There is, however, something to be said for directors like Breillat. Whilst the majority of modern filmmakers opt to tiptoe around controversial subject matter Breillat downright hurls herself into the firing line and for her bravery, if nothing else, she deserves to be commended. À ma soeur! (also titled Fat Girl) is an apt demonstration of her capabilities, but whilst said film was one of this century’s best (and least acknowledged) movies, Anatomy of Hell is easily one of the worst.


One thing that can be said in the film’s favour is that its cinematography is nothing short of gorgeous and the DVD excels in the reproduction of this visual beauty. The 1.85:1 transfer is anamorphic and nigh on perfect: sharp, slightly grainy, with rich colours and deep blacks. Indeed if the image has a flaw it is that it is perhaps a little too dark.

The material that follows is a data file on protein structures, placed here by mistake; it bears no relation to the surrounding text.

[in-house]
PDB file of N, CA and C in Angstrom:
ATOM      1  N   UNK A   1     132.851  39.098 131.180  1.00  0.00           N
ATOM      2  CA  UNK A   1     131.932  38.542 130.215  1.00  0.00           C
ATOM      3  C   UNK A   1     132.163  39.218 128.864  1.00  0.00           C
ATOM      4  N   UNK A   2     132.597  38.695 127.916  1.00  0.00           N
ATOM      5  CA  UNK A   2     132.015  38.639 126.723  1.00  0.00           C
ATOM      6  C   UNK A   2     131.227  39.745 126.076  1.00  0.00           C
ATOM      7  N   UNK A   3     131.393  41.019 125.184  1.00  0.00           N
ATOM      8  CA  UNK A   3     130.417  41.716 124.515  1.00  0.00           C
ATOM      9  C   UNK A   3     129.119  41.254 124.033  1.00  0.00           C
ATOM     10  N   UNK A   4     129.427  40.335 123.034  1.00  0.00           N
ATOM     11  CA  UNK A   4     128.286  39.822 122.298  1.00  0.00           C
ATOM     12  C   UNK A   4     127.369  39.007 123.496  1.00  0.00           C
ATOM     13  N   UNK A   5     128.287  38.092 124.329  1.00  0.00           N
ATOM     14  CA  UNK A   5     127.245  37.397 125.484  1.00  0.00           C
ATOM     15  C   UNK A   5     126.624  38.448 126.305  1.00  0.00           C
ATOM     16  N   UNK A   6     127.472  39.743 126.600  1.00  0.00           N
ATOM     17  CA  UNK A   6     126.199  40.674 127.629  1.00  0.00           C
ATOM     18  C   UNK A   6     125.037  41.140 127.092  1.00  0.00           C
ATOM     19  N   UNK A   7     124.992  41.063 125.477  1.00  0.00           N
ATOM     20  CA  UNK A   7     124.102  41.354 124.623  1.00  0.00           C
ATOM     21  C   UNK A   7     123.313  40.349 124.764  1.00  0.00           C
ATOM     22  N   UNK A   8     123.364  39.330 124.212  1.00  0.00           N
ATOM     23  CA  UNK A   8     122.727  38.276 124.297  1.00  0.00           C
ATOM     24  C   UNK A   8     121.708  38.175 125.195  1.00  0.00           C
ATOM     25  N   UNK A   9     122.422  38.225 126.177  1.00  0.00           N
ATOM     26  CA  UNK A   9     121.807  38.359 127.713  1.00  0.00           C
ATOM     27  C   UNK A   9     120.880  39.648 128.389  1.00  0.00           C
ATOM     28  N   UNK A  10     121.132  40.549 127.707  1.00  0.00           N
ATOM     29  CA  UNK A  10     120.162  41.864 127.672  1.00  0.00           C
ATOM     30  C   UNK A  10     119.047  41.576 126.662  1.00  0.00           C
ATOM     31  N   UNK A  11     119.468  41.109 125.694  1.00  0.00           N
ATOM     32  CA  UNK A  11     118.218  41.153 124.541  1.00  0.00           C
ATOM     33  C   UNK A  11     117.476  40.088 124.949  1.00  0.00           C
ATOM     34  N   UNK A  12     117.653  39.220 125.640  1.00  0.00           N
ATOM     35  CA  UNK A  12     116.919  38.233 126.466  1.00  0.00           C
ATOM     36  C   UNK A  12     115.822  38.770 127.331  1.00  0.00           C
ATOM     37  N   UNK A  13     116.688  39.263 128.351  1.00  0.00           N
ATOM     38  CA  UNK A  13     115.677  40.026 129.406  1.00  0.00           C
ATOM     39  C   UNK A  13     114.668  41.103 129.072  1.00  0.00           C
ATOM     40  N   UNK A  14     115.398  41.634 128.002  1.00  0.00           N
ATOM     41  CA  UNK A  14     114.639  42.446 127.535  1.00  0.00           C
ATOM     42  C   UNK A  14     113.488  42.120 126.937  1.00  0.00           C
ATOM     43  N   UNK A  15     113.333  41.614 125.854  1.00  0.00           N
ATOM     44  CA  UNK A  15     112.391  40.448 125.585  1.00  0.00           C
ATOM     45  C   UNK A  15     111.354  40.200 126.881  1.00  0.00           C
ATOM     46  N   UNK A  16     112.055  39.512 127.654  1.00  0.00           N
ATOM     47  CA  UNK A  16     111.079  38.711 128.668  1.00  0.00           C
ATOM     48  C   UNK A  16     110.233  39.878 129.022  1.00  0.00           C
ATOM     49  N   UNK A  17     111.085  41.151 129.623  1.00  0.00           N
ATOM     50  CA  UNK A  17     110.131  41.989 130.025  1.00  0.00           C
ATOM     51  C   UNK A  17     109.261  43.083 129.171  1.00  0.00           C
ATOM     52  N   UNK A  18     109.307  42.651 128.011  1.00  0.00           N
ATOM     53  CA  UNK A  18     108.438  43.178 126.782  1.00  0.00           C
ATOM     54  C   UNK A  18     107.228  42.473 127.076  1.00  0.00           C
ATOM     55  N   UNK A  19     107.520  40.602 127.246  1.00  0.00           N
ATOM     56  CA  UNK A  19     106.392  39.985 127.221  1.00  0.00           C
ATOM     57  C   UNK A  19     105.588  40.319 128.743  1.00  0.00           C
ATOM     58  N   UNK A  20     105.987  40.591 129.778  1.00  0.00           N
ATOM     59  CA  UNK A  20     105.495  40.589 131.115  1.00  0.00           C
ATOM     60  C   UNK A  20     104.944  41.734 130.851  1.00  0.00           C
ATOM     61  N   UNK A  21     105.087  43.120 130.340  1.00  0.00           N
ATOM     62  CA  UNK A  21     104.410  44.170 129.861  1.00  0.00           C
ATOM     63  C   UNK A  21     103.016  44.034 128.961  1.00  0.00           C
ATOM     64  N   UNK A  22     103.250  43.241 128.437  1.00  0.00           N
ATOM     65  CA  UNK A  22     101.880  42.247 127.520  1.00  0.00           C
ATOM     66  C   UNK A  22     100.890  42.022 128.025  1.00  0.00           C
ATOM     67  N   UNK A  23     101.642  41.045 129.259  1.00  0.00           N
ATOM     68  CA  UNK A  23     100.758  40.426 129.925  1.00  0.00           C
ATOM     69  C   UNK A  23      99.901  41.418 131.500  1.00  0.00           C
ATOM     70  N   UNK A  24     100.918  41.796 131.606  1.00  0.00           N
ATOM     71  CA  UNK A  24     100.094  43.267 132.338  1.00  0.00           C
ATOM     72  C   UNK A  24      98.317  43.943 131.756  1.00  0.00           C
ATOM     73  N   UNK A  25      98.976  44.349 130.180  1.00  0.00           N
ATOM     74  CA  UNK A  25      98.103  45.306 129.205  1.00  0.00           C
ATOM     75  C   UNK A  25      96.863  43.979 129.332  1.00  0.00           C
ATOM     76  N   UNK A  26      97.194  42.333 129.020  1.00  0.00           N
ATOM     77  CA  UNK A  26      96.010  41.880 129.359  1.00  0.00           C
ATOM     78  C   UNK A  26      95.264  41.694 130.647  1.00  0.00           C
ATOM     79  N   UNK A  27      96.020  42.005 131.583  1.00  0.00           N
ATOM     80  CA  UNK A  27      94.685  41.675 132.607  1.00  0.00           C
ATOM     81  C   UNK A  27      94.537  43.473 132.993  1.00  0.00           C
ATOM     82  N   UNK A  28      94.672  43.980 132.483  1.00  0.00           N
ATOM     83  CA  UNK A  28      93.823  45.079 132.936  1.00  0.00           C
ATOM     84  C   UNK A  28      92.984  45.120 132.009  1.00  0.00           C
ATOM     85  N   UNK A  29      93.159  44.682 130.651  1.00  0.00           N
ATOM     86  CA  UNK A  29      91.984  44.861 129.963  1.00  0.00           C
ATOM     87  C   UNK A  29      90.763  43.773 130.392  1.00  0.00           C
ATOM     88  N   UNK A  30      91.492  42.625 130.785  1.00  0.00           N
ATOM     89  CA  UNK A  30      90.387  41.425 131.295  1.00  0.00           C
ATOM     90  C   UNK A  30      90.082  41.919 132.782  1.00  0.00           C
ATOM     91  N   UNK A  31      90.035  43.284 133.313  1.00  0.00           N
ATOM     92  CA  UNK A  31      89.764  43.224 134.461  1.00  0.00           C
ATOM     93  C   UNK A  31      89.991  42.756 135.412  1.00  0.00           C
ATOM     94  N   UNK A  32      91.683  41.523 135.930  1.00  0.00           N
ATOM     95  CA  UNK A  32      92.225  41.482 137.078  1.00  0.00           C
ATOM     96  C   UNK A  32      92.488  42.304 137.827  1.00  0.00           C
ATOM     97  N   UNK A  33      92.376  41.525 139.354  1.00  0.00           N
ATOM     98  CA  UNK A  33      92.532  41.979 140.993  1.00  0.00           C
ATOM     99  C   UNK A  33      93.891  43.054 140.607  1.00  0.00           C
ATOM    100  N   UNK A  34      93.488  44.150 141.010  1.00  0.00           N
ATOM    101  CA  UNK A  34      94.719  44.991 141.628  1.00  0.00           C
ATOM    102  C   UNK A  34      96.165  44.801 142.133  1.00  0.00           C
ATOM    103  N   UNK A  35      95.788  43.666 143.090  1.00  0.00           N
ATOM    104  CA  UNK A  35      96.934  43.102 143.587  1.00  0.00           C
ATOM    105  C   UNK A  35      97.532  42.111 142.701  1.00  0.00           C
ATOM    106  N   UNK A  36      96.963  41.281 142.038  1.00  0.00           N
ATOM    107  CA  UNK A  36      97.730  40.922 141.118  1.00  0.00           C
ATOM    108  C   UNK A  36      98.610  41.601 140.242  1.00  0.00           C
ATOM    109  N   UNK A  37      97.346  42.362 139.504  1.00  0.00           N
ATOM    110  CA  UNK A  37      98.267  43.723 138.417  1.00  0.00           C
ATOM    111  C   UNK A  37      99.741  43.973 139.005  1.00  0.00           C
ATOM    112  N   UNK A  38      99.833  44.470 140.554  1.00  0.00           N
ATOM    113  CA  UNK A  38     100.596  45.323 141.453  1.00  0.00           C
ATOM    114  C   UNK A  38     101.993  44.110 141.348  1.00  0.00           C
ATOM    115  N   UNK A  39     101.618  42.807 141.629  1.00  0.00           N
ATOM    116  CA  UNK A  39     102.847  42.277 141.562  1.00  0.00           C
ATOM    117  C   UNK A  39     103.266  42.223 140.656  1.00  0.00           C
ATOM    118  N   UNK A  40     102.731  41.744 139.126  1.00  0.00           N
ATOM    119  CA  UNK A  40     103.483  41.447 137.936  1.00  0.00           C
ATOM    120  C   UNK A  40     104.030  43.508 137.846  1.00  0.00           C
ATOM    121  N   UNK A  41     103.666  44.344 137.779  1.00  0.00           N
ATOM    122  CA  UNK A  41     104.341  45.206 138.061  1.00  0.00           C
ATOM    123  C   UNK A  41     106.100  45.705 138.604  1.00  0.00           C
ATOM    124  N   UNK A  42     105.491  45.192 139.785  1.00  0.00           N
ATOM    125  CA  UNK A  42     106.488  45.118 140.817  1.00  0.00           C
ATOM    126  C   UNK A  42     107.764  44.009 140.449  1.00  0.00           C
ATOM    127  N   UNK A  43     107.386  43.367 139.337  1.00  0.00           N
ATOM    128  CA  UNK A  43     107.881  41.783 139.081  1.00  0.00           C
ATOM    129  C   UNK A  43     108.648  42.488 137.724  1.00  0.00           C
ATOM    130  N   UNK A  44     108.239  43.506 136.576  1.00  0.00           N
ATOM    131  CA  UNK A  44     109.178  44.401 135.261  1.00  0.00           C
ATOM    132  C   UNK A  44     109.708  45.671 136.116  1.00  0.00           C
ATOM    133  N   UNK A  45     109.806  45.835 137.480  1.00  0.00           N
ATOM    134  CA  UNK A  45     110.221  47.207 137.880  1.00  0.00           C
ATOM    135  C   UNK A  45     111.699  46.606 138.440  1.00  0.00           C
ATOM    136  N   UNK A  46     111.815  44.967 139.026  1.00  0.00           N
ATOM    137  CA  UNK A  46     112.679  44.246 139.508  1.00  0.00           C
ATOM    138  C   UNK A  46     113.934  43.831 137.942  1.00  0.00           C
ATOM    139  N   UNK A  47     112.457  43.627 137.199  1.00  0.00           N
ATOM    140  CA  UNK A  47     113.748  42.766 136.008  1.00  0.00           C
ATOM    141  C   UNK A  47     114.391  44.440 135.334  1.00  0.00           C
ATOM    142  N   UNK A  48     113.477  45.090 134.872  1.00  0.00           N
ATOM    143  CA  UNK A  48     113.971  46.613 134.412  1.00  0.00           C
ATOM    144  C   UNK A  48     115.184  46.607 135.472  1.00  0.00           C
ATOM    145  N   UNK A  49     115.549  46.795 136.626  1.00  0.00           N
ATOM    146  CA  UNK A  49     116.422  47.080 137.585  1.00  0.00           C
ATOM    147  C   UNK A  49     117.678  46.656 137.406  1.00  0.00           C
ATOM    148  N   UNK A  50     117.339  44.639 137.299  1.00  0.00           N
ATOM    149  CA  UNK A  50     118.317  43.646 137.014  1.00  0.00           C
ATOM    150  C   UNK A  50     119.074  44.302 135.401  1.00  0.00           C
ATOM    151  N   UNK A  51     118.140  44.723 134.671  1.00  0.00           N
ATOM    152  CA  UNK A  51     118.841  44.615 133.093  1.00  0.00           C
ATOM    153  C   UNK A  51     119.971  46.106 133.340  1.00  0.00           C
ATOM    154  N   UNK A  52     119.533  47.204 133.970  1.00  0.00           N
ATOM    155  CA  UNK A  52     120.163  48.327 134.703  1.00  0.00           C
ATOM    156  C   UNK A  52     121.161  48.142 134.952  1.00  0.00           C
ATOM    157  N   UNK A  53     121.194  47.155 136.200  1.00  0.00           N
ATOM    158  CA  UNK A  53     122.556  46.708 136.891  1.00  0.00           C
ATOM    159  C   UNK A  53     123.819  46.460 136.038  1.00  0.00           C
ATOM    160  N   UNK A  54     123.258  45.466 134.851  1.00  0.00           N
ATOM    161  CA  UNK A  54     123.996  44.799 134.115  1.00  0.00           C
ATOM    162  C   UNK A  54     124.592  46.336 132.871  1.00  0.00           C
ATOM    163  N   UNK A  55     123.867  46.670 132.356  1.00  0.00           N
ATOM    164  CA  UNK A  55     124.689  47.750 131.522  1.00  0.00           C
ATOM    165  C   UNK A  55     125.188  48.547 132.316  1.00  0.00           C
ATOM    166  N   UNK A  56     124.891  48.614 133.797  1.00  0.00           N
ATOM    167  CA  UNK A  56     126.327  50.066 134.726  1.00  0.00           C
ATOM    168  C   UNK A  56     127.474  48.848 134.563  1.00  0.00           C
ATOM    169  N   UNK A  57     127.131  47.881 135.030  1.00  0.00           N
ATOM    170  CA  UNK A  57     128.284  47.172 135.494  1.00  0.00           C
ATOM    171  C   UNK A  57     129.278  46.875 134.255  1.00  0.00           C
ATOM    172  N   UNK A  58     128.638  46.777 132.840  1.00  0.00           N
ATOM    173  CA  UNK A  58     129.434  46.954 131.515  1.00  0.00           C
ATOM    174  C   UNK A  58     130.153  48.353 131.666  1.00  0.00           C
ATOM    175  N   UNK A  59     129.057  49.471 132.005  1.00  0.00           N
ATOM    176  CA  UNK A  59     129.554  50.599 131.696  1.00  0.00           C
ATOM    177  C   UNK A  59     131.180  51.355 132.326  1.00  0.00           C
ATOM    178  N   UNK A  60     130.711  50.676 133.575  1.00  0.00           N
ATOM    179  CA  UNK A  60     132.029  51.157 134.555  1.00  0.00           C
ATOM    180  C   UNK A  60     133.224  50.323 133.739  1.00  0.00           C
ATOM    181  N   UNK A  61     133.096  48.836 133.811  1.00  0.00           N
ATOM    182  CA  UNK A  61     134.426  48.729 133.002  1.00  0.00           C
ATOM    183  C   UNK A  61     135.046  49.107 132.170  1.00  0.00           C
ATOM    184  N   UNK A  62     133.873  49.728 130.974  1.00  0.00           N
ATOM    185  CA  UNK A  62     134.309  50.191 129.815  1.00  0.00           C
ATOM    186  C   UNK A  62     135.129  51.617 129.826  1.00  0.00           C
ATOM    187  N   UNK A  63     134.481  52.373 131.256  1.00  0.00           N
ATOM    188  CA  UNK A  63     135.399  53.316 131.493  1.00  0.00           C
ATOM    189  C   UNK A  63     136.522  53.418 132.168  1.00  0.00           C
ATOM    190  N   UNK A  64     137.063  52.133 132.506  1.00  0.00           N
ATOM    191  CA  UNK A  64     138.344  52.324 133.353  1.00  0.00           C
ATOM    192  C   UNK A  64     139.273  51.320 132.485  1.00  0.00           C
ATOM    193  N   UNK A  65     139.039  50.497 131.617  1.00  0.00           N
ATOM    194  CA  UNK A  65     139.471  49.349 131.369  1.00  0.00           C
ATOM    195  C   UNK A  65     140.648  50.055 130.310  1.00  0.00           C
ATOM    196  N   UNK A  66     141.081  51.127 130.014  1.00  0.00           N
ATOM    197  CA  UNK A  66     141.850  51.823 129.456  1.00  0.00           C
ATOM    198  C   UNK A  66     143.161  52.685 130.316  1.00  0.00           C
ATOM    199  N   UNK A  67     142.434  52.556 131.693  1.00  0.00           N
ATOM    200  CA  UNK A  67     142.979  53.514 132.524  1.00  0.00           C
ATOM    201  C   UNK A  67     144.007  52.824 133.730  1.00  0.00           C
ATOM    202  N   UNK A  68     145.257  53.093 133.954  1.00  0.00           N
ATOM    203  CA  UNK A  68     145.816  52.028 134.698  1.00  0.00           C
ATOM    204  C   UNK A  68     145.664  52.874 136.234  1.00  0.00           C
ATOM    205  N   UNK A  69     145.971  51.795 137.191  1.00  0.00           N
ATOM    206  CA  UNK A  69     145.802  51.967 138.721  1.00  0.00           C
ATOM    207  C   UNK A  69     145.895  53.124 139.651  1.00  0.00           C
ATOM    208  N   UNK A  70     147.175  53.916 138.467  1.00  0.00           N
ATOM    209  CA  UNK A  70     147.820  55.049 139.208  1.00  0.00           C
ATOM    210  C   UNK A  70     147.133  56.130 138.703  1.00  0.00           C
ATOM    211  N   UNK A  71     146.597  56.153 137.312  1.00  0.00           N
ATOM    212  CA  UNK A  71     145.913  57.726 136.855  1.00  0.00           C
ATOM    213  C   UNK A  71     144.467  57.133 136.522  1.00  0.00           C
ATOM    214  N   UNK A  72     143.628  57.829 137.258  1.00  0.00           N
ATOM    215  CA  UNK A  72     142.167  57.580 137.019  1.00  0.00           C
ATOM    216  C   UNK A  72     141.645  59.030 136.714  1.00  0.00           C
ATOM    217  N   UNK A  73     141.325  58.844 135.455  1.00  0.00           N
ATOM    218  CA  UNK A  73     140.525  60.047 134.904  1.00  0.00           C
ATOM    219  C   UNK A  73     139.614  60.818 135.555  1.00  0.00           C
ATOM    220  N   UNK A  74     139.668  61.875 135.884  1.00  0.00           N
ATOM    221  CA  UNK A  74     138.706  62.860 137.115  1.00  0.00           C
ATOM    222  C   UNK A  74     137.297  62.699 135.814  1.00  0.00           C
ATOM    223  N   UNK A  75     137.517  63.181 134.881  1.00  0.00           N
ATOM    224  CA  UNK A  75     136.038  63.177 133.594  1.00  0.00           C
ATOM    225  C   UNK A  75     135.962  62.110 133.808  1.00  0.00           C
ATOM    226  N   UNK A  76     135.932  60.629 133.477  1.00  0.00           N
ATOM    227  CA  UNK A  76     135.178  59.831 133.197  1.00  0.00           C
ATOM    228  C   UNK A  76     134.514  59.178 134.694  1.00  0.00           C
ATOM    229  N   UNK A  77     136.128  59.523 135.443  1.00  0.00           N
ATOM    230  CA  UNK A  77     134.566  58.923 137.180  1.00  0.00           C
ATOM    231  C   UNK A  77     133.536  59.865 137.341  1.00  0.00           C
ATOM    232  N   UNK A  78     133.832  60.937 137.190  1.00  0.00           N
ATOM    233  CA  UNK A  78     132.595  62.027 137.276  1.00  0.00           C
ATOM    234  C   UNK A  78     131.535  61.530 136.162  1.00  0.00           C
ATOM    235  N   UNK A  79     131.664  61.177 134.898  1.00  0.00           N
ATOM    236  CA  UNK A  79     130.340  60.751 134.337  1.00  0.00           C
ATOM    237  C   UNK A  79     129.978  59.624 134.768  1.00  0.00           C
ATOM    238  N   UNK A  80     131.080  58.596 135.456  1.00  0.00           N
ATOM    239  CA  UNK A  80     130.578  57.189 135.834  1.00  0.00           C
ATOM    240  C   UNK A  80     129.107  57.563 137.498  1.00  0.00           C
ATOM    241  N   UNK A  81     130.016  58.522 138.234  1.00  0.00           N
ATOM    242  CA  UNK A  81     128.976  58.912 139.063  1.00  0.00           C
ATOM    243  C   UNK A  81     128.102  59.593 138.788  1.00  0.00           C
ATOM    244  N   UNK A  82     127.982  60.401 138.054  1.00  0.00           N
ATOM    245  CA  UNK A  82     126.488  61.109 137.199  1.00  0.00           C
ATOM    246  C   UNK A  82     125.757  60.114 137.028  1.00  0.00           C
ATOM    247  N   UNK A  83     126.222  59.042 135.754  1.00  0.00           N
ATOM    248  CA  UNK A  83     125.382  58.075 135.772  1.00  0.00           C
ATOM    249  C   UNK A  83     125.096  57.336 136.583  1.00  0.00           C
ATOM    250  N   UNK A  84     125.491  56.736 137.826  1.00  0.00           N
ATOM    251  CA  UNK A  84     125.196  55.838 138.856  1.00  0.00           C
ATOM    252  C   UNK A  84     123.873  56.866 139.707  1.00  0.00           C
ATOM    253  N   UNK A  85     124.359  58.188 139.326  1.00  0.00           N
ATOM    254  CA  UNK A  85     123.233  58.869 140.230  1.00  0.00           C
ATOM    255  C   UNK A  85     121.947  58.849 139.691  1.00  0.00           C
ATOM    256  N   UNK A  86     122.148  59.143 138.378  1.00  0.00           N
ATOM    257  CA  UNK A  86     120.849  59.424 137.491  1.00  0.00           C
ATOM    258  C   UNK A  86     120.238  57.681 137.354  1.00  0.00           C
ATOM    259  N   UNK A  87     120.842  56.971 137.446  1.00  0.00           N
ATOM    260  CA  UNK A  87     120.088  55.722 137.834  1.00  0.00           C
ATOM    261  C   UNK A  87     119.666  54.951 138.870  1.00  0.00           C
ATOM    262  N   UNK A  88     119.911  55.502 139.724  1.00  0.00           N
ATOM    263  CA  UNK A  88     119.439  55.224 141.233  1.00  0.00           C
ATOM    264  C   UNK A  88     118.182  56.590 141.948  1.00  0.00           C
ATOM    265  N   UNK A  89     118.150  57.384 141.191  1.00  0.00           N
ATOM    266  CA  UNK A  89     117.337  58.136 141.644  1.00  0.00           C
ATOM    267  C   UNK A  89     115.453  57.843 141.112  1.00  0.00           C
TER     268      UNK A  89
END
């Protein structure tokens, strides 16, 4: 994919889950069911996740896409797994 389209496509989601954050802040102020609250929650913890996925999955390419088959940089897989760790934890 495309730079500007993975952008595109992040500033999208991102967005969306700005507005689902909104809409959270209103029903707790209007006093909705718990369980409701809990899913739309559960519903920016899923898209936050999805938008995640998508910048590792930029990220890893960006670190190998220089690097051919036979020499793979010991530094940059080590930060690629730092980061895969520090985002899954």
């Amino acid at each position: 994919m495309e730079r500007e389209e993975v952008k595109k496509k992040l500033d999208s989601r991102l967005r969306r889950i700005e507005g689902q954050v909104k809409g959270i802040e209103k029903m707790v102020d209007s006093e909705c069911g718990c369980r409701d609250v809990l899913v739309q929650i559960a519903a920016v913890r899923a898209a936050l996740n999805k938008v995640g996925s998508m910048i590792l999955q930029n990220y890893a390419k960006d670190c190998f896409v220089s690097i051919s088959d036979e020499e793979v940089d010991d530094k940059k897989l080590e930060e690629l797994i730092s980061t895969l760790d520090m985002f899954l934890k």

The sound is another matter, however. Three mixes are present but upon my first viewing (with the Dolby 5.1 track) it became apparent that the other two were essentially superfluous. The film opens and closes with a pounding techno soundtrack but otherwise the film has no music and no sonically exacting special effects. Still, the 5.1 audio mix nicely accentuates the film’s innumerable gasps and groans for those actually paying attention.

The Extras

To start off with, there’s the requisite trailer for Anatomy of Hell (which makes it look like a glorified porno flick and promises way more than the final product delivers), a Tartan trailer reel and a rather dull set of publicity stills.